Woman with 'emotional support rabbit' can't fly on many flights
Rabbit considered rodent by some airlines
JACKSONVILLE, Fla. – You may have caught it on News4Jax.com or in one of our newscasts-the story of a woman who was arrested for trying to board a plane with her pet peacock. It's an animal that she says she uses for emotional support.
Now, a local woman is speaking out saying it's situations like this that ruin it for people like her--even though her emotional support animal is also a little unusual.
When you meet Karin Rogers, it's likely that Lillian, her English Angora rabbit, is nearby. Karin relies on Lillian for emotional support.
"She's helped me a lot, personally," Rogers said. "I've suffered from anxiety and depression my whole life and my psychiatrist suggested since I was living alone that having a pet would good."
Lillian and Rogers have been together for two years, and Lillian is no dumb bunny. She has her own Instagram account, eats better that some college students and even has a wardrobe. But none of that matters when it comes time to hop on a plane. As Rogers found out when she tried to take Lillian on Southwest Airlines.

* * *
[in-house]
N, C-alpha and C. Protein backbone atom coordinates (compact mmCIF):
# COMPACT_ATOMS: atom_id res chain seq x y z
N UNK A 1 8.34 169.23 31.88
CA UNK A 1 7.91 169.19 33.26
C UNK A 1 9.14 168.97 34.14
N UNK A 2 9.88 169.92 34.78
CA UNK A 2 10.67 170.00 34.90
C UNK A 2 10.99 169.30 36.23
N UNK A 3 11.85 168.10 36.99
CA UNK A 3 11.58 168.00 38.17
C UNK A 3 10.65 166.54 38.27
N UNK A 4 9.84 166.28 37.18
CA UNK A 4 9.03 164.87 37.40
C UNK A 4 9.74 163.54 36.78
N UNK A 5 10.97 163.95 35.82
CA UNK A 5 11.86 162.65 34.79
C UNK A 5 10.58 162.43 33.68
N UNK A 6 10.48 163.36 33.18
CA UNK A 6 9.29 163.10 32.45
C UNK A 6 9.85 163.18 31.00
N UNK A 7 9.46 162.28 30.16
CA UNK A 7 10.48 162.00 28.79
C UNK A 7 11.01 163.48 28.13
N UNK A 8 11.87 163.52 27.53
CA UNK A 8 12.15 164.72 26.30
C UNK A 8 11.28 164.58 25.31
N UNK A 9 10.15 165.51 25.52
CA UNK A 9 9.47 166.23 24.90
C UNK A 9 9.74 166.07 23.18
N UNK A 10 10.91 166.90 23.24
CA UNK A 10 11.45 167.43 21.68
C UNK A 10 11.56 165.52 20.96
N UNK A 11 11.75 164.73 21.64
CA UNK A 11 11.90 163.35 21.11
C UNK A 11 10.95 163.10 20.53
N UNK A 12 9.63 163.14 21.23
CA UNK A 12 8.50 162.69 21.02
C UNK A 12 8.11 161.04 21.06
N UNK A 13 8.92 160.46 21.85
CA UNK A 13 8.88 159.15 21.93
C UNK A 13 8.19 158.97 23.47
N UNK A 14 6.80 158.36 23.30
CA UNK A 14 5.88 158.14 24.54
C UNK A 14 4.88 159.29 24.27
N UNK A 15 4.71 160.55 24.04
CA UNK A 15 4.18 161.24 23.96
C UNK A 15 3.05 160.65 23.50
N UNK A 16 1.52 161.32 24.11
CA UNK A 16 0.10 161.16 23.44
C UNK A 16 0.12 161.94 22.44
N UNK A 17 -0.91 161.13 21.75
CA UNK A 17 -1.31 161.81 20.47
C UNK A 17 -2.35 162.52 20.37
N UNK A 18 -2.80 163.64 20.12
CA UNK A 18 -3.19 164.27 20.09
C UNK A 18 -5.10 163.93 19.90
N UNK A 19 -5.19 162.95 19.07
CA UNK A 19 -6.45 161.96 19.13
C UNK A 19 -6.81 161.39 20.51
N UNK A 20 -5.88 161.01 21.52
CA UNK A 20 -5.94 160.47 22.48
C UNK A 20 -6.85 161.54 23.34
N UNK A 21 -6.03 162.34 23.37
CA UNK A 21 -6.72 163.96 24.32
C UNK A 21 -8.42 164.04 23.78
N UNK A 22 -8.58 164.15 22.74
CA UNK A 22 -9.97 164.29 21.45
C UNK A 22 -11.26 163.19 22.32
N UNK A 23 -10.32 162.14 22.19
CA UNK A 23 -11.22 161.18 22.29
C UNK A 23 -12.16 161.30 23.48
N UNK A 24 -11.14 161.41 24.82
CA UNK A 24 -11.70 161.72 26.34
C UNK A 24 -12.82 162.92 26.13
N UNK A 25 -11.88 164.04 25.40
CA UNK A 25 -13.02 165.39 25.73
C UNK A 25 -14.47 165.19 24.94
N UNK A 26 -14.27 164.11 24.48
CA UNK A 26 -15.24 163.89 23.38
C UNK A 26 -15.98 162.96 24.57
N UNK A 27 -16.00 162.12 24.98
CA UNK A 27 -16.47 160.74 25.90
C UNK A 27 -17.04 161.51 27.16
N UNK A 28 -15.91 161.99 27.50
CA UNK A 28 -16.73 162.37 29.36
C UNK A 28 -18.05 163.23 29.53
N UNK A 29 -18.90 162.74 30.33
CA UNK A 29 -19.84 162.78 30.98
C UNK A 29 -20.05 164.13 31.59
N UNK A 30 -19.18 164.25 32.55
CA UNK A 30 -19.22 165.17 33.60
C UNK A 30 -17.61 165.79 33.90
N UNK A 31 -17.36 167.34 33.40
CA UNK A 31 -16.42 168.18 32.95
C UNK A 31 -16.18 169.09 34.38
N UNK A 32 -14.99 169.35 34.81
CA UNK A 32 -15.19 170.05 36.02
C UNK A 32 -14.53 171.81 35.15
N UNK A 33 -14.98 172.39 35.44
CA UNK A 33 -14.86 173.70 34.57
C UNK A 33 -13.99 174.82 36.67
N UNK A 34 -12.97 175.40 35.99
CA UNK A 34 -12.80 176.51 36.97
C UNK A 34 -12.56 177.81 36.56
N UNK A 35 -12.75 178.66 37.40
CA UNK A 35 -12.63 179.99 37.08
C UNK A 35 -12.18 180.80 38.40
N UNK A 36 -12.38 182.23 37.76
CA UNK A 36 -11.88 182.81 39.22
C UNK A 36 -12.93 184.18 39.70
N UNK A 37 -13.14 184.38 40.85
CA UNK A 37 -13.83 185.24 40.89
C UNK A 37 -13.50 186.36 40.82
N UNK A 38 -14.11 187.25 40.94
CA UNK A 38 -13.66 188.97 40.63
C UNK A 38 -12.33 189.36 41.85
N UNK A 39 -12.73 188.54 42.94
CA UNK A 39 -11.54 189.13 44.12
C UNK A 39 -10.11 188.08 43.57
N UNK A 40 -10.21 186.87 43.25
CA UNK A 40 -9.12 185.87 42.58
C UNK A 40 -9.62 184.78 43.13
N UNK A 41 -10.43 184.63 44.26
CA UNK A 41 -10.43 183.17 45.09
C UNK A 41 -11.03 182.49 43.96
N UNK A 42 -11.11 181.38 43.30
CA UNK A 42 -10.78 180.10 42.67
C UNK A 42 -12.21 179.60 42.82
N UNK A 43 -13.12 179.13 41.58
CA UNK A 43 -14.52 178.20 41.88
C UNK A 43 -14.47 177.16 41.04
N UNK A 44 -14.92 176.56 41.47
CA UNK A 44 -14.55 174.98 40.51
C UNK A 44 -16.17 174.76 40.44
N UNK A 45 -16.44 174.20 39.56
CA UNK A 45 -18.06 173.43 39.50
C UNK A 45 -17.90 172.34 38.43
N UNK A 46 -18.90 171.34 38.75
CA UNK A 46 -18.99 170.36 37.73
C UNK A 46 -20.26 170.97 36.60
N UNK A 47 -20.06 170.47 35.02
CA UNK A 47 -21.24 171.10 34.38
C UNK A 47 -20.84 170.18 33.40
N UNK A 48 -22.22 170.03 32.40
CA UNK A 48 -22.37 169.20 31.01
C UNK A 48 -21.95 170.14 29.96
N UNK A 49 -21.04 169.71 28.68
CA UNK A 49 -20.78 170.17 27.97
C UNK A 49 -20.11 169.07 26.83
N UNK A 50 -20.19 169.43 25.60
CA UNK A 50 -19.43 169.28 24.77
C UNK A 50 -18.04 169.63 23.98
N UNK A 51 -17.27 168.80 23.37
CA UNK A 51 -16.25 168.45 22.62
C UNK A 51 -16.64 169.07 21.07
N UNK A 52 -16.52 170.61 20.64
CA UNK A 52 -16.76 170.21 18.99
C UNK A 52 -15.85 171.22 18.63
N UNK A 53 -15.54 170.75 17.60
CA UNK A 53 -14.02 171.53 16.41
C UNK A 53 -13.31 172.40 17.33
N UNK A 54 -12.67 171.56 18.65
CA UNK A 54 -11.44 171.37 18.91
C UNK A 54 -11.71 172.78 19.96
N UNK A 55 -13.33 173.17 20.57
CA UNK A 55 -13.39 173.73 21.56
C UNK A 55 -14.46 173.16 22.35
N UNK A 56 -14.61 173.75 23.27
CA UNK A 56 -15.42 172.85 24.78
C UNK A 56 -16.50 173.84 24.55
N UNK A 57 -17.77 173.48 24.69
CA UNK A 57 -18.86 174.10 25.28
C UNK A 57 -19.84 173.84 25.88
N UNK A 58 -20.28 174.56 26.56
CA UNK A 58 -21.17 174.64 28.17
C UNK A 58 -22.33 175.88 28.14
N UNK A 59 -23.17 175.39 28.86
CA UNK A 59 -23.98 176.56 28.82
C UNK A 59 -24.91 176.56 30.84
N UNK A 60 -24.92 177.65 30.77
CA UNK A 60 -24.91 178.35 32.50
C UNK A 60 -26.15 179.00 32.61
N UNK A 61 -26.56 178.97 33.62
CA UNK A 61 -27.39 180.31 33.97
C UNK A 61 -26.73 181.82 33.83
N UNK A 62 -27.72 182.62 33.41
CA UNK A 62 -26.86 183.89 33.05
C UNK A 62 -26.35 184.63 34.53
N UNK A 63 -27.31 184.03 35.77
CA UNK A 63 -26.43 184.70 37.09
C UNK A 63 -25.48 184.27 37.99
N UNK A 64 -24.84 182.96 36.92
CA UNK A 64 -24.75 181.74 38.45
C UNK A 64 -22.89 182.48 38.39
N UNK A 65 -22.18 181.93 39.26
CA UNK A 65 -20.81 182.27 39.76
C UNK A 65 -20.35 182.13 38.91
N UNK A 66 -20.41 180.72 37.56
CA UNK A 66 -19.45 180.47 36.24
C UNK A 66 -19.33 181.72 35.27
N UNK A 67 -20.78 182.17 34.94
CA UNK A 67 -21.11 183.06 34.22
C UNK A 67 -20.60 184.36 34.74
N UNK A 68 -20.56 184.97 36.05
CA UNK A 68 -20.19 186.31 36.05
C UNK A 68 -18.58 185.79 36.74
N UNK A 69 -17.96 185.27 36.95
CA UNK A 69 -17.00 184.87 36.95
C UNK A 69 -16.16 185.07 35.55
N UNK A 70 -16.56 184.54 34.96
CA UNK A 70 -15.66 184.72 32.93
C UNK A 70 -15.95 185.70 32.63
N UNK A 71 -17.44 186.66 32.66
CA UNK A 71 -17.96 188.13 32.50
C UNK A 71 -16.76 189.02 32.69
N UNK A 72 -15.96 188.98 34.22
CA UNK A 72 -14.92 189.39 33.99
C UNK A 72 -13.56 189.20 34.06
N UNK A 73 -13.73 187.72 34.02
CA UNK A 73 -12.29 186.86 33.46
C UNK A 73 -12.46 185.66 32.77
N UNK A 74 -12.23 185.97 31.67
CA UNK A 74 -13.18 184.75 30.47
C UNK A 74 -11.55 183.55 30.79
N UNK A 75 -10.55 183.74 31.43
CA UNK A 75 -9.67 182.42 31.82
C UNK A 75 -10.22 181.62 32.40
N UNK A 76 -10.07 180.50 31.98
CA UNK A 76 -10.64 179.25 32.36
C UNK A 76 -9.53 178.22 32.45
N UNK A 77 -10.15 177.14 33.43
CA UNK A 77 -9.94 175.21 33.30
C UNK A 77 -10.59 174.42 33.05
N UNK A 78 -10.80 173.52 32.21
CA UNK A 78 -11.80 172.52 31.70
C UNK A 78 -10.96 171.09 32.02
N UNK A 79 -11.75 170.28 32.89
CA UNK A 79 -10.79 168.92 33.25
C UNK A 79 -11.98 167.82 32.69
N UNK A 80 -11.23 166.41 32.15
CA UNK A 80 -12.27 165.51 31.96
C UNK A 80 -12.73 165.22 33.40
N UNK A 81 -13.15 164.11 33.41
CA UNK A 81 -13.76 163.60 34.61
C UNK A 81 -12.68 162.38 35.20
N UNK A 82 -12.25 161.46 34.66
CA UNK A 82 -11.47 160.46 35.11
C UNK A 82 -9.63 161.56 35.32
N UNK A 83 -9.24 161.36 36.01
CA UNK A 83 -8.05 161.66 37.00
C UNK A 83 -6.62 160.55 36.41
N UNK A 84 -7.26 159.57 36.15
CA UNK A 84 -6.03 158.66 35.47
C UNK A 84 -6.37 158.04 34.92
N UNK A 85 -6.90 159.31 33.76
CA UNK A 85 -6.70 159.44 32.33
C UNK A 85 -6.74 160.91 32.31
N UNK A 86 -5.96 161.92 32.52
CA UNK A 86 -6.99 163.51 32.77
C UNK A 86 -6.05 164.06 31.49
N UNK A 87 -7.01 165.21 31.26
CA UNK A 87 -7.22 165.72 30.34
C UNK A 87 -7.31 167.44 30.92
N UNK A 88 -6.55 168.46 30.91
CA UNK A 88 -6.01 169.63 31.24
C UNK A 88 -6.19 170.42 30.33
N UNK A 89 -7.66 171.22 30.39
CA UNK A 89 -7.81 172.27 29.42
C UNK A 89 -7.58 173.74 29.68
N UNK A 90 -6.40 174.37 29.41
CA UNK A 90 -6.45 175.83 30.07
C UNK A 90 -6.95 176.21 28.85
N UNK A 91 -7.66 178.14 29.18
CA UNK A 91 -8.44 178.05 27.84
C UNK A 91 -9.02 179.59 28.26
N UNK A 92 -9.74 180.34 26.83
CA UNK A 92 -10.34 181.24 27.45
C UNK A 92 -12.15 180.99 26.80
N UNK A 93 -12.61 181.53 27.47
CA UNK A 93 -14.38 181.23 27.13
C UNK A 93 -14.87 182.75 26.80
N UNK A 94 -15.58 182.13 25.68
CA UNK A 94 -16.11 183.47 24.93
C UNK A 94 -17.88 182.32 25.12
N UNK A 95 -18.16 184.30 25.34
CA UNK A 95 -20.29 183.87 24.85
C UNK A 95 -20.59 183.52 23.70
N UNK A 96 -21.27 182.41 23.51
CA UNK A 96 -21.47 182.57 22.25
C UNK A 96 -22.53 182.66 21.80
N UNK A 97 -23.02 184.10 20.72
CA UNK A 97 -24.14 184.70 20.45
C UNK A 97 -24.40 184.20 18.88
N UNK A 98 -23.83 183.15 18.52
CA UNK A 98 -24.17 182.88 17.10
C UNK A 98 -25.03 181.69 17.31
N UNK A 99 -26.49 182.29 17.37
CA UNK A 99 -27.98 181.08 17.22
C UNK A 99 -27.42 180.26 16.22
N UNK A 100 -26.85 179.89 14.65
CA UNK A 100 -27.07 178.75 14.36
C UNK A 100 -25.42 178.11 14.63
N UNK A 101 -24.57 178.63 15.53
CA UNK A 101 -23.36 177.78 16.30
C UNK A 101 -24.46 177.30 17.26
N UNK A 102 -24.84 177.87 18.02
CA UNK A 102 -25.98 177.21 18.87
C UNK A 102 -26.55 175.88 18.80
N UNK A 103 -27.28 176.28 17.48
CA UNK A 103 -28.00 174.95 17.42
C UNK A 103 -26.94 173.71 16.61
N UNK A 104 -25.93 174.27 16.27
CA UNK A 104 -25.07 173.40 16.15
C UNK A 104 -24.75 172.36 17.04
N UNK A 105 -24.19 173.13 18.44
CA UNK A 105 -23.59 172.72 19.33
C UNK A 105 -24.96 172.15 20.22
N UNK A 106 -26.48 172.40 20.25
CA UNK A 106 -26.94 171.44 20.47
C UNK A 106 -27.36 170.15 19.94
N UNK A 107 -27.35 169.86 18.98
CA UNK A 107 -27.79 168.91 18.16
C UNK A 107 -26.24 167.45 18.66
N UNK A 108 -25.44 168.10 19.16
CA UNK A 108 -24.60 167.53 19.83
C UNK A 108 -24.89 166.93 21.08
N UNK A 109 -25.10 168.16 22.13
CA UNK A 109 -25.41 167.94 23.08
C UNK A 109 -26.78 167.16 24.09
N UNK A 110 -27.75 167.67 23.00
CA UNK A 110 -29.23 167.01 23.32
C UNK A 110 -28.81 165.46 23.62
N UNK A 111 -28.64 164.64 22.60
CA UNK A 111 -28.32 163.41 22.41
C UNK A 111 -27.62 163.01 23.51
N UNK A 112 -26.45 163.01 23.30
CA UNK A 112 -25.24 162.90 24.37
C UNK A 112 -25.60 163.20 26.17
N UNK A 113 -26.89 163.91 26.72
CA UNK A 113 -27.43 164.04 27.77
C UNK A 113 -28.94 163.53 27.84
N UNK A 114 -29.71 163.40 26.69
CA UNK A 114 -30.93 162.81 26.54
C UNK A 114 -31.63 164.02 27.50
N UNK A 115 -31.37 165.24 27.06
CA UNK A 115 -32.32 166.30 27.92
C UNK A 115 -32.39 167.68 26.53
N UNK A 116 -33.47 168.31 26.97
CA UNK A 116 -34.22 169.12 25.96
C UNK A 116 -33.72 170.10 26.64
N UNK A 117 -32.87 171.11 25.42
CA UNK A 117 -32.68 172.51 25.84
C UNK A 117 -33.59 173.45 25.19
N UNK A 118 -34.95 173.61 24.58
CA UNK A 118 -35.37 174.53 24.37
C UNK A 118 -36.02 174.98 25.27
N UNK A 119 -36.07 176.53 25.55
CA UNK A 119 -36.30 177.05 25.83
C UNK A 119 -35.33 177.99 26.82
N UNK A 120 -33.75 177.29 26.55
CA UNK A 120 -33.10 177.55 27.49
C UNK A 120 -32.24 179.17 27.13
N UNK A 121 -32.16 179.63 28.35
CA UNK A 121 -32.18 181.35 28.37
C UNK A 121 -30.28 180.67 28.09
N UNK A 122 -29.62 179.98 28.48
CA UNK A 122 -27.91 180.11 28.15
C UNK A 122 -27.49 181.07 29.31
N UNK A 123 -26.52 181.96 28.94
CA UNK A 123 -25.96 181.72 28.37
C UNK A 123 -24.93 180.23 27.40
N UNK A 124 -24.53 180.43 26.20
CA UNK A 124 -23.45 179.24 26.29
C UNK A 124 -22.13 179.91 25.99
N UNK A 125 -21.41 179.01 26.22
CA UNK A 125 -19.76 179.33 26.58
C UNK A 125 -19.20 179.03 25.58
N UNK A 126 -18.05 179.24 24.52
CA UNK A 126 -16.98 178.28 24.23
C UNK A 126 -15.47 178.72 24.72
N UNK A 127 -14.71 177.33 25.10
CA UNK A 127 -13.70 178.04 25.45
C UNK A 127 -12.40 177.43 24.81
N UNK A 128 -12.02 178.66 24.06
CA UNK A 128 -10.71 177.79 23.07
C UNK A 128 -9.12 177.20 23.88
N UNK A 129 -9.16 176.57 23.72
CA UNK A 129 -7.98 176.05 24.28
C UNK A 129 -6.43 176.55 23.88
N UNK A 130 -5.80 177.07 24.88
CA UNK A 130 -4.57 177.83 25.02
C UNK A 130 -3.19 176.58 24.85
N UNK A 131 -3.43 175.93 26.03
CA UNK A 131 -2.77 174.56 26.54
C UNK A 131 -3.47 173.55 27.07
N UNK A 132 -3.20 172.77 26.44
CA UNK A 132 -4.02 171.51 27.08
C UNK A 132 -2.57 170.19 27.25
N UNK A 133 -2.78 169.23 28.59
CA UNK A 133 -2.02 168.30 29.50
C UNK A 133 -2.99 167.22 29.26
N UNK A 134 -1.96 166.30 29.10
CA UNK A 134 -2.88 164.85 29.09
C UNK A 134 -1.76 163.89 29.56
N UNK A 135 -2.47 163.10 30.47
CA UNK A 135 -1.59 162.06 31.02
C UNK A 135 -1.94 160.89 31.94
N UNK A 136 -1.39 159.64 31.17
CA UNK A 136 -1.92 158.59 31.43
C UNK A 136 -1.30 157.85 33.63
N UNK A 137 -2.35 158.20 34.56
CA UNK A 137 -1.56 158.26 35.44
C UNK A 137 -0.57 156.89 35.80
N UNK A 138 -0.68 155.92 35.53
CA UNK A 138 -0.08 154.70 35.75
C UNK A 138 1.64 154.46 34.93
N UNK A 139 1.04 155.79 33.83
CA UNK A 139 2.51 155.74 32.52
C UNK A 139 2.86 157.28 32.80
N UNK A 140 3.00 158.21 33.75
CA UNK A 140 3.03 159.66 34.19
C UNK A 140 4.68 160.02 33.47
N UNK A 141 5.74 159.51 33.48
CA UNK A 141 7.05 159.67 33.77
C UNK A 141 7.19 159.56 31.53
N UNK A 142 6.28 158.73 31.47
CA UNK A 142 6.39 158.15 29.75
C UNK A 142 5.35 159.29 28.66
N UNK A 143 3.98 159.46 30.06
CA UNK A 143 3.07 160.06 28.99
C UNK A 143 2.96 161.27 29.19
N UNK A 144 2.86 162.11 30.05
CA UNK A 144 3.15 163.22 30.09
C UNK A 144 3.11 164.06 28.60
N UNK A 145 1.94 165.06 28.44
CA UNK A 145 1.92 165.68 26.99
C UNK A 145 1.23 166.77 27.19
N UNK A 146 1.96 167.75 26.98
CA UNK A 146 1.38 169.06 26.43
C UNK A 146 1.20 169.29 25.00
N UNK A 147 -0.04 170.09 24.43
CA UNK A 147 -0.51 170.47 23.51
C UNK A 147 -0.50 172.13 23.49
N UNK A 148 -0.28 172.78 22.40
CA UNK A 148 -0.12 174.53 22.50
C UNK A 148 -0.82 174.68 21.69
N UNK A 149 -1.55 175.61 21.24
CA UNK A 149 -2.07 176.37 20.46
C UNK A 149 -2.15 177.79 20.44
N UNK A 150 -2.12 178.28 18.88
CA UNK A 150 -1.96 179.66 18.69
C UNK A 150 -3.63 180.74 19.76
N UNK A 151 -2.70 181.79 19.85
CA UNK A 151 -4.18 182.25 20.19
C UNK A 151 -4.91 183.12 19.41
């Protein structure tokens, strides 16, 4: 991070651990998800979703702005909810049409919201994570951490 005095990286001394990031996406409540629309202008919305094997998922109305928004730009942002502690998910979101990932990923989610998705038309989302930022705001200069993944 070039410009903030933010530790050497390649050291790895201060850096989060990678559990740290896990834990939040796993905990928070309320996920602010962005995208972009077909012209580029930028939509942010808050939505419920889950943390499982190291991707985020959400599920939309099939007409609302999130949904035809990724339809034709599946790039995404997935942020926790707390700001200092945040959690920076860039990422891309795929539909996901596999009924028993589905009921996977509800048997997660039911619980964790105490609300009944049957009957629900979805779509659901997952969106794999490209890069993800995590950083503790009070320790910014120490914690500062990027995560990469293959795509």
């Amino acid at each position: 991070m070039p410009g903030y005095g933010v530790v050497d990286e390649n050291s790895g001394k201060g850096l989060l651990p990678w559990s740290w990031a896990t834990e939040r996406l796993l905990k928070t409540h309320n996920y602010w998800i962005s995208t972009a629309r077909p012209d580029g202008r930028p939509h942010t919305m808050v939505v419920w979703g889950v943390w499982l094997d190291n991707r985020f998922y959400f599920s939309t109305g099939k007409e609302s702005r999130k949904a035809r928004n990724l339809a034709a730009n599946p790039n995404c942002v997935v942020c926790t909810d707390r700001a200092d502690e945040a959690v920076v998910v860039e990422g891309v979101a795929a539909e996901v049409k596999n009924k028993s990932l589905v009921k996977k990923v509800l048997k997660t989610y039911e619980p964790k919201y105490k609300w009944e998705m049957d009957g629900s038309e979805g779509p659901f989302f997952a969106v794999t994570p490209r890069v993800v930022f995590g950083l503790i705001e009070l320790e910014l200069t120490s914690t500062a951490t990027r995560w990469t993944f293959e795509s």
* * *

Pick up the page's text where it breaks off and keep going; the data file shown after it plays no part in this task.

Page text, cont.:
"They consider her a rodent," Rogers said. "They said because she wasn't a cat or dog that she couldn't fly on that flight."
When Delta announced this week it was changing the rules for service animals, it hit Rogers hard. She knows Lillian isn't the typical service animal but feels she will suffer because of what others are doing-like the woman who recently tried to bring the peacock on the plane.
"I think the situation with the peacock, and I don't know her exact situation, but that actually does us a disservice because it's kind of turning it into a joke," Rogers said.
Airlines like Southwest and United already have tougher rules, but both now require extra documentation for service animals and reserve the right to refuse certain types. Delta will soon have the same, tighter regulations, but they went a step further. Anyone flying with a service animal must get approval 48 hours in advance of their flight.
Airlines are taking these steps because incidents with animals going to the bathroom on the plane or biting or attacking someone have increased more than 80 percent. Delta's new policy goes into effect on March 1.
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